Nearly New Shops – The Super Spreaders of Sustainability

Thanks to Maggie Cox – former journalist, fashion retailer and author of It’s Never Too Late To Look Great! – for her views and tips on stylish clothes for over fifties. Just turned 80, she has a quirky take on what young-at-heart-oldies can, and should, wear. Read her previous articles HERE

“Just stop buying any more clothes if you are really worried about sustainability” my friend Barbara said to me the other day. “Mmm….” I thought, “That’s a tough one.”  I love clothes. They give me a buzz. They keep me feeling young.

But, in the wake of COP26, I know I shouldn’t be so hooked into the idea of dressing up, because the fashion clothing industry is the second largest polluter of our planet’s resources.  It guzzles water to grow cotton, it decimates trees to make fabrics, it burns energy to run clothing factories.  And it creates mountains of waste material ending up in landfill.  And I know full well we should not be buying every new ‘must have’ just to keep up with the ‘trends’.

So why am I so excited about clothes when I know they’re doing harm to our one-and only-world?  And why should I be encouraging more women, especially young-oldies, to have fun with clothes? I have to admit, there is no perfect answer.  But I believe we can still enjoy what we wear and make a contribution to sustainability.

One big decision we can all make is to buy clothes from nearly new shops. You wouldn’t believe what high fashion, good quality outfits women sometimes discard for us to snap up at a bargain price – and help save the planet.

Nearly new shops are the super-spreaders of fashion sustainability. Second-hand clothes and accessories no longer have an environmental impact.  They have already been through resource-stripping and manufacturing mills and they can keep us in the style to which we’re accustomed at a fraction of the cost of buying brand new.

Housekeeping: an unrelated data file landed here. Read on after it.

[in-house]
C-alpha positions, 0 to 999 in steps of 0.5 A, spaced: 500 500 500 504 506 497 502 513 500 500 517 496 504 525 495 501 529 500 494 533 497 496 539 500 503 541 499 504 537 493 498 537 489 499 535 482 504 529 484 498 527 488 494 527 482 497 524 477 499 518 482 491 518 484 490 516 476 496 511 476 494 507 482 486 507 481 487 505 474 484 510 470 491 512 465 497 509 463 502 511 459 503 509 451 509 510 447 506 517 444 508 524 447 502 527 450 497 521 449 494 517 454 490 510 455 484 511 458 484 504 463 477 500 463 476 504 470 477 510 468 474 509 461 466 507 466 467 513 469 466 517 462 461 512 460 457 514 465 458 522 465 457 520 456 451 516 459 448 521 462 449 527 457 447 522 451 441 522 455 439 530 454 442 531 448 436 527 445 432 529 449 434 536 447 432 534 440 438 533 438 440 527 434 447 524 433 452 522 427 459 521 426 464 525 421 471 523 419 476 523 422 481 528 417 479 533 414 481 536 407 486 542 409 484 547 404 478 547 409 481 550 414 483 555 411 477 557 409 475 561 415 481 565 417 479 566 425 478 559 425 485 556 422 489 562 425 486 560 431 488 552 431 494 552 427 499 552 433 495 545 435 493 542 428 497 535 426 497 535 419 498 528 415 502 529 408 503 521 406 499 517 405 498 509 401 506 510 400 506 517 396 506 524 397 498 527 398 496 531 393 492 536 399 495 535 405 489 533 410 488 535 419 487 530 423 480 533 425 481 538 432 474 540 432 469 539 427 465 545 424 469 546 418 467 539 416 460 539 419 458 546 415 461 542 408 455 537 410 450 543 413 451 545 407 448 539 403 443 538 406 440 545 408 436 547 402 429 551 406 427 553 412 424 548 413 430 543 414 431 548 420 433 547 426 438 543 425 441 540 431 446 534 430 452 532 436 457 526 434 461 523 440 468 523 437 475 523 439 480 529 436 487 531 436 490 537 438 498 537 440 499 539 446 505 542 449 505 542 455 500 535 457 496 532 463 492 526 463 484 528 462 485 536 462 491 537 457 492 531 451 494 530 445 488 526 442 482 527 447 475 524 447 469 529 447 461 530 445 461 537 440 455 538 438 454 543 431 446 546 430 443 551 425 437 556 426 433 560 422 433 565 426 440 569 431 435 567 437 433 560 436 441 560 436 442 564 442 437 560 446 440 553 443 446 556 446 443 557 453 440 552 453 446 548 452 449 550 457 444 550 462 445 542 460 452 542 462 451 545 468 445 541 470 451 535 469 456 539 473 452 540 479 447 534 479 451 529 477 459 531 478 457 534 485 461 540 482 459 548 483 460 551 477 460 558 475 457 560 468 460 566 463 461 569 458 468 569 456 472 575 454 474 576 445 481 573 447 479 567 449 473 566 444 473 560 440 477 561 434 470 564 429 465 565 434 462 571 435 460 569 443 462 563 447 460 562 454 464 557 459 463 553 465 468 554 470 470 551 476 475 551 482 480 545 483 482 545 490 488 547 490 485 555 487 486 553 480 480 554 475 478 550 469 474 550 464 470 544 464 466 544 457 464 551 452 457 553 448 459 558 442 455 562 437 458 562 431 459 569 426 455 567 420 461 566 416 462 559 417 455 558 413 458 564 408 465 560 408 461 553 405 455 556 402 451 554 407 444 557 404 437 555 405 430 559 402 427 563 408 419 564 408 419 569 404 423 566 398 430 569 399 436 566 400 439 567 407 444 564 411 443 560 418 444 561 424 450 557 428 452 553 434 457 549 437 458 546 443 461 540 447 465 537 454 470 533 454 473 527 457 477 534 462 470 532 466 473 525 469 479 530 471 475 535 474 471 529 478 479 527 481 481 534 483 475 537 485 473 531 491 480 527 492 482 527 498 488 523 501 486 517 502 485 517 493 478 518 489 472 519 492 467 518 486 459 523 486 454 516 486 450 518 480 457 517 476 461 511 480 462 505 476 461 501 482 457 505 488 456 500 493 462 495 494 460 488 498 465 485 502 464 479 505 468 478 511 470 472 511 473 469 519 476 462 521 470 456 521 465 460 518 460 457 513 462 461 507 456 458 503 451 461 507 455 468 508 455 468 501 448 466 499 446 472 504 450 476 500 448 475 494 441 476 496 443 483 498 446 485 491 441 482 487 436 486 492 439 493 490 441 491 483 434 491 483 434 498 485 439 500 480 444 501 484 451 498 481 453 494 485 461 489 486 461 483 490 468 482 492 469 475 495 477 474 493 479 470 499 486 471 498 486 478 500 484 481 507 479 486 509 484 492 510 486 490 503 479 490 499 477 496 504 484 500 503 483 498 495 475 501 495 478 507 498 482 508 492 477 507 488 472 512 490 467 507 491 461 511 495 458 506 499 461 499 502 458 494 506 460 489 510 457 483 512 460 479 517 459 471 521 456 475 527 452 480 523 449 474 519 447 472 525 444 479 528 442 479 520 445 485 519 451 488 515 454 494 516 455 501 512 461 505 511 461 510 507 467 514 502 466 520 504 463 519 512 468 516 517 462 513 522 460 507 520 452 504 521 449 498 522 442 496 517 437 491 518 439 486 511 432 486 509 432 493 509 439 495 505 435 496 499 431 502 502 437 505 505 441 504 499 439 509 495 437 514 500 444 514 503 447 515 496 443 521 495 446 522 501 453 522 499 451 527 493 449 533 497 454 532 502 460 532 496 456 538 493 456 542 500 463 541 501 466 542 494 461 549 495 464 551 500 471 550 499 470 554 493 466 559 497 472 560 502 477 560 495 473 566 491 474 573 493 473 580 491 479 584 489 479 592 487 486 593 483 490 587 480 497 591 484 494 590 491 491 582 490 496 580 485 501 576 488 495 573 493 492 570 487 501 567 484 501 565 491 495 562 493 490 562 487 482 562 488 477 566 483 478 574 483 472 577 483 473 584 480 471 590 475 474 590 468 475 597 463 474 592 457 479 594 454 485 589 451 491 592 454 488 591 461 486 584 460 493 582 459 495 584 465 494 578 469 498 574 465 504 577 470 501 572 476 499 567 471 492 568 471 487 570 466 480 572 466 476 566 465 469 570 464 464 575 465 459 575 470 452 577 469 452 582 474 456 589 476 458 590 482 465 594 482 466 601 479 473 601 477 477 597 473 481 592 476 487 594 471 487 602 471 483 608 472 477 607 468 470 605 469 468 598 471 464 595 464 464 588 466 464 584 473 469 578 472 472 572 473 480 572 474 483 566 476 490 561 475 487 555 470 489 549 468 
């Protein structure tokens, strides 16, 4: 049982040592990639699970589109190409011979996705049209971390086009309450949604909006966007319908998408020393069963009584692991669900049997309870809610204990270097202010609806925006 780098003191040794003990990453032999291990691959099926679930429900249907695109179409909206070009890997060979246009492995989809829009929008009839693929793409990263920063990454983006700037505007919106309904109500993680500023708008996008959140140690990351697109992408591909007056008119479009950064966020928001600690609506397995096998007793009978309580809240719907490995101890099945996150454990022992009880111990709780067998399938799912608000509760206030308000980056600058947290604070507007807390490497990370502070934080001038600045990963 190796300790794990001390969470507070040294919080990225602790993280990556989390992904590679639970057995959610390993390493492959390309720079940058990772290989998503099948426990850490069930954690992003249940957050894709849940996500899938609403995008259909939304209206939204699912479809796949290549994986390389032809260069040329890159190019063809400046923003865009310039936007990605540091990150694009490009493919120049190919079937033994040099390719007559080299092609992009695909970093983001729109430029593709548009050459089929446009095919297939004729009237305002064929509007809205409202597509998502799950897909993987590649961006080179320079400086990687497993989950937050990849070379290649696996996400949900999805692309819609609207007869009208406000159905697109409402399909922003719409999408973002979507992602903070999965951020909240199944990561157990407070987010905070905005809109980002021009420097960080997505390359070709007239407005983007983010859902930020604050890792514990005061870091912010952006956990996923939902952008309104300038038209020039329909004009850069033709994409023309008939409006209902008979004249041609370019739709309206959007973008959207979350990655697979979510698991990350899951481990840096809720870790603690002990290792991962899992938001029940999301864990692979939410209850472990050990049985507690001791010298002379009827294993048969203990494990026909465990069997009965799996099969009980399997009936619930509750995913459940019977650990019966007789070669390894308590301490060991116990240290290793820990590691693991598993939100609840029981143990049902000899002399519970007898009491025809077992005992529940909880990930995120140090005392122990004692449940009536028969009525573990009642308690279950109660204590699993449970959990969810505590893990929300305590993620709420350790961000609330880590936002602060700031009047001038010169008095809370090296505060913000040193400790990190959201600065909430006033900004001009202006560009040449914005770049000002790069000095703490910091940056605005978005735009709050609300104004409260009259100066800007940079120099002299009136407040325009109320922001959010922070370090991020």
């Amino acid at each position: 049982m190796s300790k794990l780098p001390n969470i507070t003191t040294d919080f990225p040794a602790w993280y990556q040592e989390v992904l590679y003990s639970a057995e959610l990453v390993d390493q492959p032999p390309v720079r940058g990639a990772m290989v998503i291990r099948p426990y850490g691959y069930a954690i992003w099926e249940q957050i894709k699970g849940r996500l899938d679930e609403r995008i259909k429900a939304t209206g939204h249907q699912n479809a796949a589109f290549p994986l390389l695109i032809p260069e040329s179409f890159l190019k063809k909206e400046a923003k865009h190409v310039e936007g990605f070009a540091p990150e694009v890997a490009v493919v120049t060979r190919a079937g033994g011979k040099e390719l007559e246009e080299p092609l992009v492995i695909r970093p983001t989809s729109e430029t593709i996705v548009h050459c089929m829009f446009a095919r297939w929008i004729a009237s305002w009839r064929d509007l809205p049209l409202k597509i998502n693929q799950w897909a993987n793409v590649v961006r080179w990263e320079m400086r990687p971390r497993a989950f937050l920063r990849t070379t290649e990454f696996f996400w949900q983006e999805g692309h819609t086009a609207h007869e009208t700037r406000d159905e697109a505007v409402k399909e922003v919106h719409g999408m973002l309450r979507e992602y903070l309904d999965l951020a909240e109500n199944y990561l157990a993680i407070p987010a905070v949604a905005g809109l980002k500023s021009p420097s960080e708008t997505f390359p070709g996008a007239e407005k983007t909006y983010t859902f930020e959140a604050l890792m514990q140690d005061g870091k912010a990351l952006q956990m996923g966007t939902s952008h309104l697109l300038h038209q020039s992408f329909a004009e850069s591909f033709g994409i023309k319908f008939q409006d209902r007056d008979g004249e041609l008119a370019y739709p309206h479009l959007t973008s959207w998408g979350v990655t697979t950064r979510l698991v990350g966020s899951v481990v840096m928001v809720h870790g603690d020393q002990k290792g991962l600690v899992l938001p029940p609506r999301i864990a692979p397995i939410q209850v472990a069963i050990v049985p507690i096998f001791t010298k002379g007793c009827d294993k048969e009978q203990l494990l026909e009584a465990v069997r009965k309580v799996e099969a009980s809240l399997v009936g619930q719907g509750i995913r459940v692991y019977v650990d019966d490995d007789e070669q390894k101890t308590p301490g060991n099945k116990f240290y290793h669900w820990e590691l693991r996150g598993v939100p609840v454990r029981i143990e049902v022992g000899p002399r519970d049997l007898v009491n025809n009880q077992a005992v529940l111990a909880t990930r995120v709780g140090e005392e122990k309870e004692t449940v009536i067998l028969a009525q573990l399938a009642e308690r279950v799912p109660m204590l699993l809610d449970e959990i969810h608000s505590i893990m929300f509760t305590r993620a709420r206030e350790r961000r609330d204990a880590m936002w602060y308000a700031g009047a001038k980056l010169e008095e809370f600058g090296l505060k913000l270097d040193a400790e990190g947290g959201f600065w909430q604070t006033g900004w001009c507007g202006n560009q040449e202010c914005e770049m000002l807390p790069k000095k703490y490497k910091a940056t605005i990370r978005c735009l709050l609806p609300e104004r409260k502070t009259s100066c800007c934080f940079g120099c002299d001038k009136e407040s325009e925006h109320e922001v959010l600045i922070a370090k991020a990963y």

There’s a wonderful one of these super-spreader shops in the small town where I live, Stow on the Wold. It’s called Beetroot and is owned and managed by Emily Comber.   

Emily says: “Nearly new has always been a joy to me.  I’ve been buying second-hand since I was 16 when I was short of money and, as a midlife professional woman, this has continued.  I bought nearly new suits and jackets of a quality that I could never have afforded in mainstream boutiques. In my shop at the moment there are two Prada suits which are so well made they look incredible.  Why buy a new suit when you can buy something special for the same price as a cheap high street one”. 

In Beetroot there are rails and rails of colourful and stylish, casual and special occasion clothes – all dry cleaned, pressed and ready to go. As an added bonus there’s an excellent on-site seamstress, Margaret, who’s often made adjustments to things I’ve bought. She doesn’t charge a fortune. And who doesn’t need the odd hem taken up, or down, and a seam expanded.

“I’ve put together hundreds of wedding outfits for women who don’t want to pay an extortionate price for a one-day occasion.  But students – they are my heroes – they get it. They see the planet-saving benefits of buying recycled designer clothes at knockdown prices. And they know they will look really good in well made, stylish outfits. They head en masse for my shop in the Christmas and Spring and Summer holidays. And I help by providing gift vouchers for Mums to pass on to them!” adds Emily.